In 1990, Gunnar Bucht
reached what since 1824 has been concidered a climactic moment in the
orchestral composer's career, the premiere of his Ninth Symphony. Ironically,
it also coincided with what is considered the grand climacteric in a
man's life, his 63rd birthday. There is little sign that Bucht intends
to rest on his laurels; 1990 also witnessed first performances of two
more, dramatically different orchestral works, a second Cello Concerto
and the remarkable "novel for orchestra", On Spring I Went
out into the World.
If Bucht is a traditionalist, as the critical convention has it, he
is a traditionalist of a rather special sort. While it is true that
he has not turned to the more extreme language of the continental avant-garde
and that he maintains an outwardly regressive loyalty to the symphonic
form in something like its 19th-century outline, he is nonetheless one
of the more daring comosers of the older generation in contemporary
Sweden. He recieved a firm grounding at the hands of Karl-Birger Blomdahl,
leader of the famous Monday Group which dominated Swedish Music, and
has some of the knobblier edges knocked off by Goffredo Petrassi (a
man with his own special stance on modern and classical tradition) and
A veteran of the folk high school and Citizens School system, Bucht
acted as Sweden's cultural attaché to what was then West Germany
in the early 1970s, before returning to teach at the State College of
Music in Stockholm. By that point, he was an established symphonist.
His Seventh, written before his return, is ironically his most transcendently
"Swedish", a big rhapsodic work, generously developed, bursting
with big symphonic ideas, barely contained by its structure, but closer
in overall effect to Nielsen than to Sibelius.
Since then, the music has become more obviously pictorial, but not programmatic.
The lovely Fresques mobiles has a dream-like quality that echoes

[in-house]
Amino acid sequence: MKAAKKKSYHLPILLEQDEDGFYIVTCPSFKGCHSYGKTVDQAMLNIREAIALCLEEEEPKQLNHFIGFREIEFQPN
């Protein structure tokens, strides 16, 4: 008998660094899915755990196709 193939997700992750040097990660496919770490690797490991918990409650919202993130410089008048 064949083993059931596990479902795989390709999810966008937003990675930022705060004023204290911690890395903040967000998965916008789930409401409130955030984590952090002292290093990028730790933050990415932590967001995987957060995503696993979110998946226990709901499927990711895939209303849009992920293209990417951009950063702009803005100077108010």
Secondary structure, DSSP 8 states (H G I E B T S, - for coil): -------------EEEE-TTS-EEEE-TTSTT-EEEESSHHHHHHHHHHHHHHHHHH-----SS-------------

the "space" effects of Bucht's creation-fantasy The Big
Bang - and After, but with discontinuous elements, collage effects,
something akin to narrative suspense - that was to become the essence
of his innovative "novel for orchestra". It is one of the
most striking orchestral works performed anywhere in the last 10 years.
Bucht's music is absolute in that it obeys the organic imperatives of
the form rather than any strict programme. Nonetheless, it is opened
out to external reference of a particular, non-naturalistic sort. One
might almost say that it contains history without attempting to describe
it. That is one of the sterling qualities of Edith Södergran's
verse, of which Bucht has made some striking settings.
As if to underline his confrontational attitude to tradition, his Lutheran
Mass remains unperformed; the composer believes it may be "too
dangerous" to be acceptable to the Swedish establishment. Generally,
though, he does not seek to alienate his audience with modernist gestures
- the putative objections to the mass is a liturgical one - and continues
to produce music which is both accessible and deeply challenging, national
and universal, "contemporary" and absolutely timeless.
DICTIONARY OF CONTEMPORARY COMPOSERS